While the secessionists were partying it up like cats at a fish fry, support for the Confederacy wasn’t as unified as history has made it out to be. There were many southerners-- especially among the 80% who owned zero slaves-- that weren’t nearly as enthusiastic about committing treason. Thousands of Unionists spoke out against secession. But the rebel plantation owners weren’t about to let a little thing like democracy stand in the way of their dreams. Pro-Unionists were threatened, beaten, and lynched for taking a stand against secession. Some southern counties even went so far as to make secession the only choice on the ballot. And in one extreme example, secessionists in Mount Crawford, North Carolina forced a group of Unionists to change their vote at gunpoint. New evidence suggests that secession would probably have been defeated in Georgia and Louisiana had it been a fair vote. But none of these “what ifs” really matter because the secessionists succeeded in forcing the South out of the Union.


On January 9, 1861, Mississippi became the second state to leave the Union followed by Florida, Alabama, Georgia, Louisiana, and Texas. On February 8, 1861, delegates from each of the six seceded states met in Montgomery, Alabama and set up a new government called the Confederate States of America with a new constitution that was pretty much ditto the old one, except that the right to own slaves was now guaranteed in writing. The capital of the new CSA was established in Montgomery, Alabama and the newly ex-Mississippi Senator Jefferson Davis was selected to be the Confederacy's first Commander-in-Chief.


The secessionist hot heads might have gotten their way but not everybody was so convinced that the South would be allowed to leave without a fight. Sam Houston- the hero of the Texas Rebellion, and now its governor- had these words to say about secession. “Let me tell you what is coming. After the sacrifice of countless millions of treasure and hundreds of thousands of lives, you may win Southern independence, but I doubt it. The North is determined to preserve this union. They are not as fiery and impulsive as you are…”   Houston was forced out of his position a shortly after.


With seven slave states already divorced from the Union, Lincoln’s first days on the job were spent playing the role of the police negotiator talking a jumper down from the ledge. By the time the Confederacy had been formed the secessionist slave owners had become too radicalized and paranoid to listen. It was now too late to preserve the Union with sweet words and compromise. Clearly, Lincoln misjudged the situation, leaving him with only two options: plunge the country into war or let the Confederacy walk away peacefully. If Lincoln fired the first shot, he would come across as the bad guy who started the war. On the other hand, if Lincoln had let seven states just walk away he would forever be known as the president who let America fall apart. And so, he did the smart thing and waited for the Confederacy to make the first move... he didn’t have to wait long.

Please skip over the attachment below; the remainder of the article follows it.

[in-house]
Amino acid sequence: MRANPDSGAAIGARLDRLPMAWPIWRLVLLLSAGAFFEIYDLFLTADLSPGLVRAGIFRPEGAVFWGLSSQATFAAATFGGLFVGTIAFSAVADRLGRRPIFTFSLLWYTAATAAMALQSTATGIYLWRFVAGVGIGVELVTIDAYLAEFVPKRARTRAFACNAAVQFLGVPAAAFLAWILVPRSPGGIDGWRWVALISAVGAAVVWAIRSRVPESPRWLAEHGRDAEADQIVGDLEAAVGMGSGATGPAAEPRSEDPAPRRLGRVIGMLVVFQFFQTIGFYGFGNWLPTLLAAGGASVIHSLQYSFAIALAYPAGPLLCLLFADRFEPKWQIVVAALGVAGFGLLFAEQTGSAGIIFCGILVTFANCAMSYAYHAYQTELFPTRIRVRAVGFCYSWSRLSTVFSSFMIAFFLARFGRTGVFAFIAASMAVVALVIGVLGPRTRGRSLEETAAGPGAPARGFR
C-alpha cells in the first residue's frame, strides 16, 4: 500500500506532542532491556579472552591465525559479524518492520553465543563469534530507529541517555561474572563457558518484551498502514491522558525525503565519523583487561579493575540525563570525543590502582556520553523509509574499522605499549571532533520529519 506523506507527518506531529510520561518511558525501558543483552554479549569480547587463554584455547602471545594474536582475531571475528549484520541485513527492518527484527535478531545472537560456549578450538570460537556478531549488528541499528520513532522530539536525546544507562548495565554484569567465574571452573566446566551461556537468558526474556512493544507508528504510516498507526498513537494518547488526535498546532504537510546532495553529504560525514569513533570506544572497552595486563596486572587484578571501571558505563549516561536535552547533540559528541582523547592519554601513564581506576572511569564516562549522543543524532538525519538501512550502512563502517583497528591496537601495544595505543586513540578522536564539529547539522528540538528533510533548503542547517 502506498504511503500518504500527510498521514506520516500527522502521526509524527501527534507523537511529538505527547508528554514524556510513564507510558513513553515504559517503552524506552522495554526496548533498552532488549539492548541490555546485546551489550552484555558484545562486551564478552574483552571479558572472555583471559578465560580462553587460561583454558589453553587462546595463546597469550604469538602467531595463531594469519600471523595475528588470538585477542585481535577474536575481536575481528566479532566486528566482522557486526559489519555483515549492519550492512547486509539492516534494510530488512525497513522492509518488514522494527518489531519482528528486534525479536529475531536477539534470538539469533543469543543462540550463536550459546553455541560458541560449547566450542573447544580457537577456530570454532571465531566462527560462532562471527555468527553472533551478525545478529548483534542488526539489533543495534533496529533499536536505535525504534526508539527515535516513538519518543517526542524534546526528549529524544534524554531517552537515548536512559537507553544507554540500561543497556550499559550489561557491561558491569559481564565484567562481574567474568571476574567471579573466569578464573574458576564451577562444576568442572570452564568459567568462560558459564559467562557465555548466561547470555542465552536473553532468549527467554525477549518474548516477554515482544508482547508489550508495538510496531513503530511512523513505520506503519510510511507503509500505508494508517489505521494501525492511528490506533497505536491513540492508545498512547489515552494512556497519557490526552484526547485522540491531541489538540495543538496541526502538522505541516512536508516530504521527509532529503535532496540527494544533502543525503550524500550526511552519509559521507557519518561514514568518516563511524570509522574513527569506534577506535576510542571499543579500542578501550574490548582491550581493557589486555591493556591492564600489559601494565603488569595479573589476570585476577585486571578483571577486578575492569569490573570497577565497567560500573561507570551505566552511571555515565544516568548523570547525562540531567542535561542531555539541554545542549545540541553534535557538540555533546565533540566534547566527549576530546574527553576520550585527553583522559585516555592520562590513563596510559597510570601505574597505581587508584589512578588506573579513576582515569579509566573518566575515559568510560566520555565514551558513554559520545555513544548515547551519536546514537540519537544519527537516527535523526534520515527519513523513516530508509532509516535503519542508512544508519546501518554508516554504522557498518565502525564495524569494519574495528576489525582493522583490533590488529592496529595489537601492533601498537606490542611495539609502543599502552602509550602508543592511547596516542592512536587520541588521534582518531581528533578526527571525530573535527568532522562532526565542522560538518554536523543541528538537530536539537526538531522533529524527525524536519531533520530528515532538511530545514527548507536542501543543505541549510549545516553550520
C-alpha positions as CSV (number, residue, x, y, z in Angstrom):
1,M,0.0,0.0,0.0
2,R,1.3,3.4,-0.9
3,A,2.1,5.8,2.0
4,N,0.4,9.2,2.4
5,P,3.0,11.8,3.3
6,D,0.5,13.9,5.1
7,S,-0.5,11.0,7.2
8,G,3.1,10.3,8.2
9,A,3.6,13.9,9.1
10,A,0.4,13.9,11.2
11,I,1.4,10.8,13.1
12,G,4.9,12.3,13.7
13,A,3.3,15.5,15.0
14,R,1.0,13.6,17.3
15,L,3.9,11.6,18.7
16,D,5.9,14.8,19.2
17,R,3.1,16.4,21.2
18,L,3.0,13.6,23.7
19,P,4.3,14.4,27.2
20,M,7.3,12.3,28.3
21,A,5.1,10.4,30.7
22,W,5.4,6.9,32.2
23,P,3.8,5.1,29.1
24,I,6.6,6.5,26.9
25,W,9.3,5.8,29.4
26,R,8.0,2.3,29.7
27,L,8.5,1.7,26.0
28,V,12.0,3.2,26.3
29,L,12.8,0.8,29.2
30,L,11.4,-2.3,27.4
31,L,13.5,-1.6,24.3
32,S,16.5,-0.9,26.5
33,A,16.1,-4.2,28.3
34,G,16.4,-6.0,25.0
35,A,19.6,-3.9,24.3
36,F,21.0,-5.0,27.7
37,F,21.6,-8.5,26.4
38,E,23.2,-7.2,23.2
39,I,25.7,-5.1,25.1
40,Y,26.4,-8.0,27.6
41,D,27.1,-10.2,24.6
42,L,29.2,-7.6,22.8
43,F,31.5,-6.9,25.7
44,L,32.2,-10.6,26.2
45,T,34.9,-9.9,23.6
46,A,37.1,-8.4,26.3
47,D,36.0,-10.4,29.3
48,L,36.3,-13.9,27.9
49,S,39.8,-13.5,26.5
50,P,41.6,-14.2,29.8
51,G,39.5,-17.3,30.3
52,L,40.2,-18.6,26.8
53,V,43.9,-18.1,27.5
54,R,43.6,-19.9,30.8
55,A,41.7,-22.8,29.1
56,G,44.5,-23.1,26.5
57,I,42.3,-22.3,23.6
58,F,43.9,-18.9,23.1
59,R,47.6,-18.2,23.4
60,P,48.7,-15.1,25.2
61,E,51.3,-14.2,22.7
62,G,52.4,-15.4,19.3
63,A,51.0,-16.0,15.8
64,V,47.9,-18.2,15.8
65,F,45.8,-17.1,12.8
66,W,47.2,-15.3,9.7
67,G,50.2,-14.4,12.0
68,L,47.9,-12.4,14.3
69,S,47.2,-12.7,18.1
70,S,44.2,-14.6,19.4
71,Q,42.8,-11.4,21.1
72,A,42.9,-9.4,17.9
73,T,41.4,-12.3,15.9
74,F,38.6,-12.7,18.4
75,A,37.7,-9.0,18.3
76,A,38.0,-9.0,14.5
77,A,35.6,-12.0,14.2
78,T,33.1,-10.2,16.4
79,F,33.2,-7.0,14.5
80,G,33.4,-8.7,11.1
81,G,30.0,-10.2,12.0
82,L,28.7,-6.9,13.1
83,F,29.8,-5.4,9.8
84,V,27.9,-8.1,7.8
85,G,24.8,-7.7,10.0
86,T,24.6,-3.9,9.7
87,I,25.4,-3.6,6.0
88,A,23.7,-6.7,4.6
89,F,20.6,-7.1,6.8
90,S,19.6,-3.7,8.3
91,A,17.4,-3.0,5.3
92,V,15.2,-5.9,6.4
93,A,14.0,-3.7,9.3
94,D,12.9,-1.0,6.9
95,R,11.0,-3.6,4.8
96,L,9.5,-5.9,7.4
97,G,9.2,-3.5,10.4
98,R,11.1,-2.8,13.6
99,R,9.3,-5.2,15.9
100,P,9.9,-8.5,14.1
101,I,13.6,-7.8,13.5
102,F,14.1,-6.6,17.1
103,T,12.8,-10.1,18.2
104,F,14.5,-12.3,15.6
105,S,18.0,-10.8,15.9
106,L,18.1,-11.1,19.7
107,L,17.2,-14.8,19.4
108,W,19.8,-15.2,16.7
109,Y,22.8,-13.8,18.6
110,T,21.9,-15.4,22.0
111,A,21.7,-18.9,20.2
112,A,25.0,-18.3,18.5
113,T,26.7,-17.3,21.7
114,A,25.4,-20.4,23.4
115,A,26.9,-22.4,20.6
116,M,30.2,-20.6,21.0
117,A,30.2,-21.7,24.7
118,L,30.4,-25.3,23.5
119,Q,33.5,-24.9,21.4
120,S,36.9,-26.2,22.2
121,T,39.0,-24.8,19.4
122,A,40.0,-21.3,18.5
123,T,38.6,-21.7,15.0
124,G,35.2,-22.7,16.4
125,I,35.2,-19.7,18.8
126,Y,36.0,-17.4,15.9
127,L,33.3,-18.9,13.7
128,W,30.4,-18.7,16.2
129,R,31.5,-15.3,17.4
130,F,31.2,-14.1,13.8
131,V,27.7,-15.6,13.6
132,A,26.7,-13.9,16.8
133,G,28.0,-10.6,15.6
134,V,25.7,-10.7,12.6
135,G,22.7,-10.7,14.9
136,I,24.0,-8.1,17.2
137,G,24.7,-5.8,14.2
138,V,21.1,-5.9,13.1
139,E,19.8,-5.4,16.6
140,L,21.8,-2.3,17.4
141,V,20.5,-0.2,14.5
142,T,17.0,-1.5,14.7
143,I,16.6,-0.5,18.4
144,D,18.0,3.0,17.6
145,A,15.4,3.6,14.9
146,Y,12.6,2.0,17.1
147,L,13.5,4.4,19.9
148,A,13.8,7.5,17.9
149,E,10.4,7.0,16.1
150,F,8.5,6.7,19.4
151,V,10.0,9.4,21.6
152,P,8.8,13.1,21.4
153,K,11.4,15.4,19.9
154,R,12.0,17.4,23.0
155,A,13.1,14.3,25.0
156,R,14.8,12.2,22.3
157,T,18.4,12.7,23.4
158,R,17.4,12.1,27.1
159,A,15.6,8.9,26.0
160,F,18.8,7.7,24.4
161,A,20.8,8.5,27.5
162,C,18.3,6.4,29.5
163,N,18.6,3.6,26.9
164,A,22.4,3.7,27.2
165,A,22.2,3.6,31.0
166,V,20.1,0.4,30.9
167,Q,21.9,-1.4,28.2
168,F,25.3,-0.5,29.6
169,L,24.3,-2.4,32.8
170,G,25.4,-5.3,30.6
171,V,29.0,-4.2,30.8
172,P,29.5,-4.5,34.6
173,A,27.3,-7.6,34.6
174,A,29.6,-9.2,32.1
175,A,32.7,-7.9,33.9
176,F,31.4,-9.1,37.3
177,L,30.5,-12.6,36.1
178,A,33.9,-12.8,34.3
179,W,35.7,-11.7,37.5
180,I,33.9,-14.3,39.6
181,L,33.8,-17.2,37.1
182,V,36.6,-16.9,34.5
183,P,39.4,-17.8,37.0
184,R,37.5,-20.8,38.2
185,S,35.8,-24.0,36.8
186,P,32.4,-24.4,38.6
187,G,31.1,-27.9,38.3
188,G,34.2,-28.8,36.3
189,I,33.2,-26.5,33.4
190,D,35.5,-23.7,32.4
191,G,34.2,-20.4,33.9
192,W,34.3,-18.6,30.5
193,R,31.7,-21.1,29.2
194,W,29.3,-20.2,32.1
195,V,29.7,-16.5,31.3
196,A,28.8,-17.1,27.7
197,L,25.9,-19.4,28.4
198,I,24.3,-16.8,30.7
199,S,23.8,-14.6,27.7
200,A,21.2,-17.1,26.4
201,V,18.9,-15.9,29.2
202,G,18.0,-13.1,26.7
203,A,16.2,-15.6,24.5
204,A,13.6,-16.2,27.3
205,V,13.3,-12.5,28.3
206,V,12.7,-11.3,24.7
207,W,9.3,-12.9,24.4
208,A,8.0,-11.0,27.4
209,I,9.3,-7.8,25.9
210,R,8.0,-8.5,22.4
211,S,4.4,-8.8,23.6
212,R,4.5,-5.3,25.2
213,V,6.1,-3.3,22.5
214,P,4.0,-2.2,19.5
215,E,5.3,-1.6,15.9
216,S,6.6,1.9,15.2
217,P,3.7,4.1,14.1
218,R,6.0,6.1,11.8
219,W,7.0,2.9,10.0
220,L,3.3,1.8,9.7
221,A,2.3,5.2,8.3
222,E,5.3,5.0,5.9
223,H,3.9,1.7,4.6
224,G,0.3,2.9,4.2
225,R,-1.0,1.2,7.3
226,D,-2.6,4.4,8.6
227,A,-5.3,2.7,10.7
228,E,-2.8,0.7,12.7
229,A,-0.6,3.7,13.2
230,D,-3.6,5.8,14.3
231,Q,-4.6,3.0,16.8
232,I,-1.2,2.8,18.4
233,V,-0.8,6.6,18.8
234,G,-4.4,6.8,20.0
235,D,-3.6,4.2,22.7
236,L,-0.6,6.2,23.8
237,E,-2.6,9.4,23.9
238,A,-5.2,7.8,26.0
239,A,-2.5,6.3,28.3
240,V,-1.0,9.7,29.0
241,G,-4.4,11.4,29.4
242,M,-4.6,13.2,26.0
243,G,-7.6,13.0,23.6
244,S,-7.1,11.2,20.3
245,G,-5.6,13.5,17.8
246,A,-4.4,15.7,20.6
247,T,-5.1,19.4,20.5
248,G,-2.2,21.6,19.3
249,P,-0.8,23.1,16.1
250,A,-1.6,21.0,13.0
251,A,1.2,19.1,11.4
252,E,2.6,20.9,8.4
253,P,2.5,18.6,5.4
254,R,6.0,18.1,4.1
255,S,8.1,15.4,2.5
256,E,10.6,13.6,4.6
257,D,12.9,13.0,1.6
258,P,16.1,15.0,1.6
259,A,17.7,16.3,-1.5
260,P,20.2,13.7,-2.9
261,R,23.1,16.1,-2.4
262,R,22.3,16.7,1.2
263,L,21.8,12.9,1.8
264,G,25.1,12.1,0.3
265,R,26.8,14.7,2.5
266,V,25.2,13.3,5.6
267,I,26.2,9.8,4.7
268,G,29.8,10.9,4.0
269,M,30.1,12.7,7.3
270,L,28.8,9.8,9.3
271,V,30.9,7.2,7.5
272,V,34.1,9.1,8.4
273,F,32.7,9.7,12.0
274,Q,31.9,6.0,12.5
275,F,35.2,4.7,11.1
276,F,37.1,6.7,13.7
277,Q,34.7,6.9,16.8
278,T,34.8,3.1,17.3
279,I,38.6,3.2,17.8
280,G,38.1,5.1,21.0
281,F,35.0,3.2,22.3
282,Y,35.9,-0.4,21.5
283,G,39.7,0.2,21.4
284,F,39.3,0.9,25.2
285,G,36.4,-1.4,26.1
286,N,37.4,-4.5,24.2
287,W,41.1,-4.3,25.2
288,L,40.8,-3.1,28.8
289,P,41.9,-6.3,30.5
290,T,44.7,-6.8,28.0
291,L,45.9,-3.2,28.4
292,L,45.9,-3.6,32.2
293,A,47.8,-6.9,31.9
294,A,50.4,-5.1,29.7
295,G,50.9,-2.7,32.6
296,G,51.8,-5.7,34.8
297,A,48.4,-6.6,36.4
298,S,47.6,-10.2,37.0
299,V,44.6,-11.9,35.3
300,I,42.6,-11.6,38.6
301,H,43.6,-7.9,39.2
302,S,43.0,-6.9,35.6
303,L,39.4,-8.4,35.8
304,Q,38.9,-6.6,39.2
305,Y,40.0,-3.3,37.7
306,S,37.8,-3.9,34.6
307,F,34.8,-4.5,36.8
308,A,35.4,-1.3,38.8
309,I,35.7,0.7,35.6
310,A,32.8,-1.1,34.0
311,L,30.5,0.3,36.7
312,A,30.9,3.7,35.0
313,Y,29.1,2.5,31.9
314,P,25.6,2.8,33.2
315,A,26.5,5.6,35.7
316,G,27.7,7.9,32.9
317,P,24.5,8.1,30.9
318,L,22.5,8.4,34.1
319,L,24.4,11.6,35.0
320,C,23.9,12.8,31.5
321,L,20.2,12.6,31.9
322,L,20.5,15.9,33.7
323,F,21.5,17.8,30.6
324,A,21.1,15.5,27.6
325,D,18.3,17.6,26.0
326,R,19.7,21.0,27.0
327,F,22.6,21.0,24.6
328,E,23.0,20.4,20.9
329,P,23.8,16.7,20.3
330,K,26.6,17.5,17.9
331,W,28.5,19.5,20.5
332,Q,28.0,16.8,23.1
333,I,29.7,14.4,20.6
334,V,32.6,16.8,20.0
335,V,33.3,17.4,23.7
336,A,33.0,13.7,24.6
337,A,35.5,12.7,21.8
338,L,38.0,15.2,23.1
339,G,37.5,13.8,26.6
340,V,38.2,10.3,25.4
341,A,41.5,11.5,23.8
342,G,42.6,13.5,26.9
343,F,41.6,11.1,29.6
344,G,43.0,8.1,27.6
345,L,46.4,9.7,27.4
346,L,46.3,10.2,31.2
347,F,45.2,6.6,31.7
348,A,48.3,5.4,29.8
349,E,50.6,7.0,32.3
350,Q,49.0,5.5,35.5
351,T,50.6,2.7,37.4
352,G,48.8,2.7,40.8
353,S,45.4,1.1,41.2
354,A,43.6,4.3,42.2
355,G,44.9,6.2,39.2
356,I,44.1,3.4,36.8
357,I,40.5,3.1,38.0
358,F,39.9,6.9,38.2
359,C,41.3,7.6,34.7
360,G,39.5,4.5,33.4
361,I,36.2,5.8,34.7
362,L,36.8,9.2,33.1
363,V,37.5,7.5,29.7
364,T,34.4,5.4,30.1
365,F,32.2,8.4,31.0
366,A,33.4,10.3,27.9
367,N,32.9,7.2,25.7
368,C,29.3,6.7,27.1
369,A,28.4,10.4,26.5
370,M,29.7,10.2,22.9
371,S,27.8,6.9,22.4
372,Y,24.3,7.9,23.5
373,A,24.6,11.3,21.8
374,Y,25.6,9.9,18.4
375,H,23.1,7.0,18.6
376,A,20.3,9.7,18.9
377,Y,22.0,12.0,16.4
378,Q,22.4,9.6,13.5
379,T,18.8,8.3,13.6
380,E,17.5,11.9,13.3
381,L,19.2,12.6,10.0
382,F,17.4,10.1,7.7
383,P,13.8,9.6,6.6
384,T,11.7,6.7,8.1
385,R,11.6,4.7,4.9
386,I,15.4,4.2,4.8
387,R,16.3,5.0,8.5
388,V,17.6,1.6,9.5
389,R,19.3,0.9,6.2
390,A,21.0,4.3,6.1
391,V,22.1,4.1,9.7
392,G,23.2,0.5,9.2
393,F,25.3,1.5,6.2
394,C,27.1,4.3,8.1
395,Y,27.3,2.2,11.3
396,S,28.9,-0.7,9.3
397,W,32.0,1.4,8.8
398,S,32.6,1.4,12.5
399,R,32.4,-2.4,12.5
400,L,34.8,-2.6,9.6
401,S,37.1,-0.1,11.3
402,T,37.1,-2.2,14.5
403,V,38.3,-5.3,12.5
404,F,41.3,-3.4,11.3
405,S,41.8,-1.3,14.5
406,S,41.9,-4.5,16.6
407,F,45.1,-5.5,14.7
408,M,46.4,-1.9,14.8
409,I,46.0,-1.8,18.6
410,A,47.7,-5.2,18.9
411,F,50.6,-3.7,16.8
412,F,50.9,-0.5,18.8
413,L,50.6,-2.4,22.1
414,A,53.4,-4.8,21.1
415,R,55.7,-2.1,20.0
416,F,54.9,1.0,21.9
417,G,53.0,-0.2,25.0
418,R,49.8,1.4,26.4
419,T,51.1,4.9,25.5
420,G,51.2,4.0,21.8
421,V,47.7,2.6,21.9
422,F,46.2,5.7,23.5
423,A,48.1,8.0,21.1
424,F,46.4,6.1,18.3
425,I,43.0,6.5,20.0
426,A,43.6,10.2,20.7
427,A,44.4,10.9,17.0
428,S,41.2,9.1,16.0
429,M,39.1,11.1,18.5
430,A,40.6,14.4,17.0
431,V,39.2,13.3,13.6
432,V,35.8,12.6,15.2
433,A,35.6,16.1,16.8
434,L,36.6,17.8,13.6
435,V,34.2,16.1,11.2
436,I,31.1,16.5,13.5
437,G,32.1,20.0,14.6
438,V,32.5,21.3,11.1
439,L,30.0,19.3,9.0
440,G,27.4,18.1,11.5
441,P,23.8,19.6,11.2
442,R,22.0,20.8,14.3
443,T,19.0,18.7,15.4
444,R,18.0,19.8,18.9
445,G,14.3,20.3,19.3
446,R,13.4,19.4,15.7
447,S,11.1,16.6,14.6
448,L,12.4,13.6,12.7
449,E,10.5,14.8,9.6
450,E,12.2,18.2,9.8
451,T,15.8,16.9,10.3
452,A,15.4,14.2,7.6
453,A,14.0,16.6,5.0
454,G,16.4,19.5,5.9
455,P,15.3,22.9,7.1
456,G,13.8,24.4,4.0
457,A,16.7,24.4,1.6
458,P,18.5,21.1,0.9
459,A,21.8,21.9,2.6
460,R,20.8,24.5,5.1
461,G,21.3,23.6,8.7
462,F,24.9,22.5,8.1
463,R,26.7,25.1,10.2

Firing on Fort Sumter

December-April, 1861

Hanging over the nation like a guillotine were questions such as would the Union respect the Fugitive Slave Act? Did the Confederate States have to pay back their debts? And most importantly, what would happen to federal property that was now technically on enemy soil? As soon as the Confederacy was formed, they began taking over federal mints (we’re not talking chocolate here), weapons arsenals, and forts that they claimed were now theirs.


Most of these forts were manned by a single, retired soldier called an Ordnance Sergeant. When a troop of Confederates came knocking on the door they were just handed the keys and that was that. However, two federal forts, Fort Pickens in Florida and Fort Sumter in South Carolina, were manned by regular soldiers. Of these two, Fort Sumter guarded the entry to Charleston, the Confederacy’s most important Atlantic seaport. Confederate troops surrounded both of these forts and demanded that they be handed over.


Whatever choice that Lincoln made now, it was bound to be a bad one. If he handed over the forts to the Confederates, he would lose face. If he fired the first shot, then the North would be the aggressor and those skittish slave states still loyal to the Union would most certainly join with their rebellious sisters. This last option was exactly what the Confederacy was hoping for. If every slave state joined together then the Union didn’t stand much of a chance of winning a war.


On April 12th, 1861 Confederate President Jefferson Davis gave the southern independence movement a nudge by ordering the attack on Fort Sumter, one of the last southern forts still in Union hands. By the time Abraham Lincoln took the oath of office in March, Fort Sumter had only six weeks of food left. This was the first crisis of Lincoln’s presidency. Neither side wanted to be seen as instigating a war but southern delegations were rebuffed by Lincoln who felt they had no authority since the Confederacy wasn’t even a real country in his eyes. Lincoln pledged to resupply the fort.